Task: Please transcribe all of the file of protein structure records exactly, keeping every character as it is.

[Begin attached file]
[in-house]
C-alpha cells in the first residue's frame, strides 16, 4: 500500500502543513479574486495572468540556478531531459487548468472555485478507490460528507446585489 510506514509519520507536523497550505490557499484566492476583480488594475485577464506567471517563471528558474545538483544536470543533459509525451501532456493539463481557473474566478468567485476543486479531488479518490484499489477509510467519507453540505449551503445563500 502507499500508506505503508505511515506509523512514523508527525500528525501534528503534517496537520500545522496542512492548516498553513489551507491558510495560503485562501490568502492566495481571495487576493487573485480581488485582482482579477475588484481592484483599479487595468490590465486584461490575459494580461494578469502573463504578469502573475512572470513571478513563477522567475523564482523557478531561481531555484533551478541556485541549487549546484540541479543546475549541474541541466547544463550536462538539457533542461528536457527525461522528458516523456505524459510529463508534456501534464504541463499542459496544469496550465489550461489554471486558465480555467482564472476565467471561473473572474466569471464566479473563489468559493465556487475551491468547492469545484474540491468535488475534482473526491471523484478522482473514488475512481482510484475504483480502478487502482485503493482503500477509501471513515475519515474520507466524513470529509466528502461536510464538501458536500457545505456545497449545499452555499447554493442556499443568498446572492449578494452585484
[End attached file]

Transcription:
[in-house]
C-alpha cells in the first residue's frame, strides 16, 4: 500500500502543513479574486495572468540556478531531459487548468472555485478507490460528507446585489 510506514509519520507536523497550505490557499484566492476583480488594475485577464506567471517563471528558474545538483544536470543533459509525451501532456493539463481557473474566478468567485476543486479531488479518490484499489477509510467519507453540505449551503445563500 502507499500508506505503508505511515506509523512514523508527525500528525501534528503534517496537520500545522496542512492548516498553513489551507491558510495560503485562501490568502492566495481571495487576493487573485480581488485582482482579477475588484481592484483599479487595468490590465486584461490575459494580461494578469502573463504578469502573475512572470513571478513563477522567475523564482523557478531561481531555484533551478541556485541549487549546484540541479543546475549541474541541466547544463550536462538539457533542461528536457527525461522528458516523456505524459510529463508534456501534464504541463499542459496544469496550465489550461489554471486558465480555467482564472476565467471561473473572474466569471464566479473563489468559493465556487475551491468547492469545484474540491468535488475534482473526491471523484478522482473514488475512481482510484475504483480502478487502482485503493482503500477509501471513515475519515474520507466524513470529509466528502461536510464538501458536500457545505456545497449545499452555499447554493442556499443568498446572492449578494452585484